• Minh Qui Seafood Co., Ltd. (Vietnam), a company that was added to Import Alert 16-124 for sulfamethoxazole in its shrimp on July 22, 2016 (later, its affiliate Minh Phu Seafood Corporation was also added to the same Import Alert for sulfamethoxazole in its shrimp on February 22, 2017), had one entry line refused for shrimp contaminated with veterinary drug residues in the New York District;
  • Lee Fung Marine Products Trading Co. (Hong Kong), a company that is not currently listed on Import Alert 16-124, Import Alert 16-127, or Import Alert 16-129, had one entry line refused for shrimp contaminated with veterinary drug residues and unsafe additives in the New York District; and
  • Dandong Shenghai Foodstuff Co Lt (China), a company that has not been exempted from Import Alert 16-131, had one entry line refused for breaded shrimp contaminated with veterinary drug residues and nitrofurans in the Atlanta District.

The seven shrimp entry lines refused by the FDA for “unsafe additives” in March were from China and Vietnam and were all reported by the Los Angeles District:

  • Minh Phu Seafood Corporation (Vietnam), the same company added to Import Alert 16-124 for sulfamethoxazole in its shrimp on February 22, 2017 (after its affiliate Minh Qui Seafood Co., Ltd. was added to the Import Alert on July 22, 2016) and that had three other entry lines of shrimp reported as refused for shrimp because of banned antibiotics as well as being “poisonous”, had one additional entry line refused for shrimp found to have an “UNSAFE ADD” in the Los Angeles District; and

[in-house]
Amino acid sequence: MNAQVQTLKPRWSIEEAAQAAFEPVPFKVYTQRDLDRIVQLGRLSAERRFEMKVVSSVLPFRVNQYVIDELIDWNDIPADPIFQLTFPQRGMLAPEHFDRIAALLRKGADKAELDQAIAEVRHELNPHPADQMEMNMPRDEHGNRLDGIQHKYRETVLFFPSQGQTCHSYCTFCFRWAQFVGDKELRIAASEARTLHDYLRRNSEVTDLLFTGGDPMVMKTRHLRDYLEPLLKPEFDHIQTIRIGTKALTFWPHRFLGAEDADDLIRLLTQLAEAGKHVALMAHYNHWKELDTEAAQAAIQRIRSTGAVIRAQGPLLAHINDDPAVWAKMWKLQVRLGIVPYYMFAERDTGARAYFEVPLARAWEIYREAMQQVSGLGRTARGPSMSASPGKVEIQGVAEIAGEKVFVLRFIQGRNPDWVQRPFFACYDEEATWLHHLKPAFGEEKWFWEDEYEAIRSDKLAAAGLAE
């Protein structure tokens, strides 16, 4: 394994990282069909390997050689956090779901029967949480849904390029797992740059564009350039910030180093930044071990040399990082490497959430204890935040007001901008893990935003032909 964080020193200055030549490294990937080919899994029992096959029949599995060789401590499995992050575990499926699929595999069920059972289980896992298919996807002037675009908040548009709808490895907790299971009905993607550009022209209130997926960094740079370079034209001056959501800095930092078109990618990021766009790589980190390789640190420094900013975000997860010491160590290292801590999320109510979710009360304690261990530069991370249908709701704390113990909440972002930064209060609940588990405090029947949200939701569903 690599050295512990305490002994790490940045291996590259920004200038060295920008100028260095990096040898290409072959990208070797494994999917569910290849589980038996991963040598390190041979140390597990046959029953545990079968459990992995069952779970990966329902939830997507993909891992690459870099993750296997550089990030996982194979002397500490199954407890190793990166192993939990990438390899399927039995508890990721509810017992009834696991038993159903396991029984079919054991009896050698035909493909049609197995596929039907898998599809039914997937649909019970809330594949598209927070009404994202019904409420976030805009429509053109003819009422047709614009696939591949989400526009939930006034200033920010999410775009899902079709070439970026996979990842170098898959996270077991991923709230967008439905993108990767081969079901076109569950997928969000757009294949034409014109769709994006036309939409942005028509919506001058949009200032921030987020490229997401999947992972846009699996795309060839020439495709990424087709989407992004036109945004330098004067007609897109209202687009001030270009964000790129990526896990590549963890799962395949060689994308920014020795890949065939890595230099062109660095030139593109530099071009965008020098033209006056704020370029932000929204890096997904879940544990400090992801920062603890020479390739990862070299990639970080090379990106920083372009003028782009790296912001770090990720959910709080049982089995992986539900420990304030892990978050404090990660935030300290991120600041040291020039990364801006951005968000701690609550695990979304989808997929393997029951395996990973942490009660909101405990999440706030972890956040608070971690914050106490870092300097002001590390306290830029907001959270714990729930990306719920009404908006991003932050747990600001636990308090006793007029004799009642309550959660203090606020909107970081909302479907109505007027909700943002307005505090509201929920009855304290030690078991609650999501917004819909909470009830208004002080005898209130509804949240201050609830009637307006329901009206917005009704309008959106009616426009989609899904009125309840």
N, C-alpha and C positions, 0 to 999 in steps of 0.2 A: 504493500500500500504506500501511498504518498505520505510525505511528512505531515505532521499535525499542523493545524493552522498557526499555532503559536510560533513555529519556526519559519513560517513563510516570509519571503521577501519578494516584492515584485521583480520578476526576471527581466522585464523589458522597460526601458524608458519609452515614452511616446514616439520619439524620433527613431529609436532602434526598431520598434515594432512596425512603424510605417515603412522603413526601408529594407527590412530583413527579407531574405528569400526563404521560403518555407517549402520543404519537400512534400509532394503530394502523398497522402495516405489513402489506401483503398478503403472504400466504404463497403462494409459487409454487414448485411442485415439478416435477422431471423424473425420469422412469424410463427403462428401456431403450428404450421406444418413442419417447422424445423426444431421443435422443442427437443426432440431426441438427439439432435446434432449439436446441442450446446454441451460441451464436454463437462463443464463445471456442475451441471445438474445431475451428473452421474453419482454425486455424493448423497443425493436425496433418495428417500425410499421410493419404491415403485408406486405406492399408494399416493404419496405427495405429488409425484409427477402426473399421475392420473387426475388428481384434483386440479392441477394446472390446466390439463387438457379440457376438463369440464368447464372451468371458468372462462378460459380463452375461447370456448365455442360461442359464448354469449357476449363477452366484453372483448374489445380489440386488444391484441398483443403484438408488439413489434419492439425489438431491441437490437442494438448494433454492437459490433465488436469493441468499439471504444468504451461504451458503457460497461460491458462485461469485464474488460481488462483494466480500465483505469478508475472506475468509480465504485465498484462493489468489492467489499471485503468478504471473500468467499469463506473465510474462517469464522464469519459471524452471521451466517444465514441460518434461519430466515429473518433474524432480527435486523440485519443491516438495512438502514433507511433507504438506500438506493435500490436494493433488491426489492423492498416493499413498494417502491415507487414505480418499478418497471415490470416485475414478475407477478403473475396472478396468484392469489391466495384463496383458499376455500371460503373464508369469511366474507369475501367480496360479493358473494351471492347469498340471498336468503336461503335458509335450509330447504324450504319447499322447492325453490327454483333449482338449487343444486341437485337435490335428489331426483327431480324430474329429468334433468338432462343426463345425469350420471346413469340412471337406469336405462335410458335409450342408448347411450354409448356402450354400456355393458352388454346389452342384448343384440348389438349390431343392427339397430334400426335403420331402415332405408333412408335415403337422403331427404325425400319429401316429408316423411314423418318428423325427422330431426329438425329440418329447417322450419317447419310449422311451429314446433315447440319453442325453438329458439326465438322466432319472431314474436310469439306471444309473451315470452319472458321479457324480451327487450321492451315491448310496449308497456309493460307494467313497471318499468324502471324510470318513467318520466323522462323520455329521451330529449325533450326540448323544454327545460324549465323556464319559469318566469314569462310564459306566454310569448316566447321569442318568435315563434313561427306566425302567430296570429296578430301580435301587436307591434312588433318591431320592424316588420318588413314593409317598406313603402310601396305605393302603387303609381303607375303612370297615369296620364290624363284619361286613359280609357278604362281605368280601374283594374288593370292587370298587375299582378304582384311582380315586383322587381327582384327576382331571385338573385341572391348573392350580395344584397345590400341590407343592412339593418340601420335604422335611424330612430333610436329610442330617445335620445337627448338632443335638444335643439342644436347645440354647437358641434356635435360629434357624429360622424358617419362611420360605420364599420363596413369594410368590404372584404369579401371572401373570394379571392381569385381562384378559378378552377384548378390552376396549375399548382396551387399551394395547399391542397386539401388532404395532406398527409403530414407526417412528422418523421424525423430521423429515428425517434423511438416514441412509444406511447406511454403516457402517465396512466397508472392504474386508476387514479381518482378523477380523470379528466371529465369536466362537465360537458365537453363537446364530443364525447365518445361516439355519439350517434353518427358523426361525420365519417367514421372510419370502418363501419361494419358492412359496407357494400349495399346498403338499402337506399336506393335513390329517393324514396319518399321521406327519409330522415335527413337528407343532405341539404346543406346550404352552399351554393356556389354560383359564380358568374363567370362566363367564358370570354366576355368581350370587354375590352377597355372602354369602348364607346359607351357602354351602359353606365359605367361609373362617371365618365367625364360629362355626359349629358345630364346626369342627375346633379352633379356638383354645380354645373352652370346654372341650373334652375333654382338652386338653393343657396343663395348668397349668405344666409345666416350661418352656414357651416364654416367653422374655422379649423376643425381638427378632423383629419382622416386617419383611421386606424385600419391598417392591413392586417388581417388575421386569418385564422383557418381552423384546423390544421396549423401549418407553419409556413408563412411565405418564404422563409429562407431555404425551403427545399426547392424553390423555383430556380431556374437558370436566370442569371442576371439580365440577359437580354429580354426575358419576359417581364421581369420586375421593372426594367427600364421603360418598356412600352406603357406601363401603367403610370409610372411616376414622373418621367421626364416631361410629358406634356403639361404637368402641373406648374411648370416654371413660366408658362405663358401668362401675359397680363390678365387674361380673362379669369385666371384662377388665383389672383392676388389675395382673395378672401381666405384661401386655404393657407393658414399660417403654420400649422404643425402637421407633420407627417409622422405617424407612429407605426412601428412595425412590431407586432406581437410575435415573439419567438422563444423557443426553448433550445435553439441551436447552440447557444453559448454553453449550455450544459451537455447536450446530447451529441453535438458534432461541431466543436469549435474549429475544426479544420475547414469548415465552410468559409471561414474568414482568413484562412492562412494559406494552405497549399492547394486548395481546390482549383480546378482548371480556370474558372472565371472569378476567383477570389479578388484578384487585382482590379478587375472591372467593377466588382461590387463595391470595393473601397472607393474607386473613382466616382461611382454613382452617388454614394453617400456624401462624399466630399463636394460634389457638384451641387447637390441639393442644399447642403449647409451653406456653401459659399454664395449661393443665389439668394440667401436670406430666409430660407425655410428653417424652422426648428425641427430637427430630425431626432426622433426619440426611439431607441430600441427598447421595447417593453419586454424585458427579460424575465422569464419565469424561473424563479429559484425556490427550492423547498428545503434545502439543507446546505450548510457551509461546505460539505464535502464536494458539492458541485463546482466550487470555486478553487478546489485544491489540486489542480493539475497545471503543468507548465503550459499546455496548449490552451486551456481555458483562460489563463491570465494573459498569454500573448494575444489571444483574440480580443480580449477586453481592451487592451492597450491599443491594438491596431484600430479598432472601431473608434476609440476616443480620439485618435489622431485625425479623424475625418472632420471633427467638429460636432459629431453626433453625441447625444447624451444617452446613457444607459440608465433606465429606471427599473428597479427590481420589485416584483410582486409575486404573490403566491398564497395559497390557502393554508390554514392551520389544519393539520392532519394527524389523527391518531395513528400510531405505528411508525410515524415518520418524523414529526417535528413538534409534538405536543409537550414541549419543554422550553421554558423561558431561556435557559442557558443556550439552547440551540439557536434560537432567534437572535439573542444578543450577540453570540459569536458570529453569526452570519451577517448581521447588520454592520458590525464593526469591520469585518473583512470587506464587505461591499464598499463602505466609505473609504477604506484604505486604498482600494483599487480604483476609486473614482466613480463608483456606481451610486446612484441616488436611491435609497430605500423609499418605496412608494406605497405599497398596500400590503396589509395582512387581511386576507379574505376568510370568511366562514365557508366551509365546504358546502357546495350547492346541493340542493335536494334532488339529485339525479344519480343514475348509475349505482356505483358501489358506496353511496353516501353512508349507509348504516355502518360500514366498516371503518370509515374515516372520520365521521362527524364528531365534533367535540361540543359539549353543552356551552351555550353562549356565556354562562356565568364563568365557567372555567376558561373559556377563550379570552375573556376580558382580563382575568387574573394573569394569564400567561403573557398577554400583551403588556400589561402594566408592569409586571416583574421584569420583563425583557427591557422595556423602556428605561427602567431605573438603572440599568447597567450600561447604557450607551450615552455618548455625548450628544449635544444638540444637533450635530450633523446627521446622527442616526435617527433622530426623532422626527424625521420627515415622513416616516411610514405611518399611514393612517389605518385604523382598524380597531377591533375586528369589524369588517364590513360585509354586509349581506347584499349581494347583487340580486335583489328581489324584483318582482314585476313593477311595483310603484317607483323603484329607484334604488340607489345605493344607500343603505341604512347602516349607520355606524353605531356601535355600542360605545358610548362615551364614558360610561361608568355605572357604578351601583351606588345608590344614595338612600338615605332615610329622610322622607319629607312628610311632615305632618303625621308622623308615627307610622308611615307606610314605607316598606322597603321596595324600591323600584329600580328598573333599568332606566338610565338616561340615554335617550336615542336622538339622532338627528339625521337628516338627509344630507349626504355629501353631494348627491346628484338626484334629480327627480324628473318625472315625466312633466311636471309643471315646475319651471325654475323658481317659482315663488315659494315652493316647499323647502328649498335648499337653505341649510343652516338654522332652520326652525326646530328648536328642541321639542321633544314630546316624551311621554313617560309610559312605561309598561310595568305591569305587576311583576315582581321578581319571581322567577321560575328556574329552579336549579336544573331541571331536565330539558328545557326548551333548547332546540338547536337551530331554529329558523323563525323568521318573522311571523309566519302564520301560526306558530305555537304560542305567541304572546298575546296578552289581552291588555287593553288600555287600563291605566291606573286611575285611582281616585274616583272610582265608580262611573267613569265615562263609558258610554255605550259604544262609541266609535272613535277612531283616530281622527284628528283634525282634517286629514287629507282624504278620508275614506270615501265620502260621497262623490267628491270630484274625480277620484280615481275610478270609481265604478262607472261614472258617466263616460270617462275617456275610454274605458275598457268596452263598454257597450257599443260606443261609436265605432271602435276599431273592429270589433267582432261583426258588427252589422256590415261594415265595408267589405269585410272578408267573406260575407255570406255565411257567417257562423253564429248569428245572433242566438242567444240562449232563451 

• Dalian Jinhui Marine Product Co., Ltd. (China), a company that has not been exempted from Import Alert 16-131, had six entry lines refused for shrimp found to have an “UNSAFE ADD” in the Los Angeles District.

As the Southern Shrimp Alliance explained in response to the FDA’s reporting of refusals in February, the Chinese and Hong Kong refusals may indicate that in response to the Import Alert on shrimp shipped to the United States from peninsular Malaysia, Chinese shrimp producers and exporters are exploring other ways to enter the U.S. market.  These shipments continue to raise concerns regarding the use of banned antibiotics in shrimp aquaculture in China, the world’s largest producer of farmed shrimp.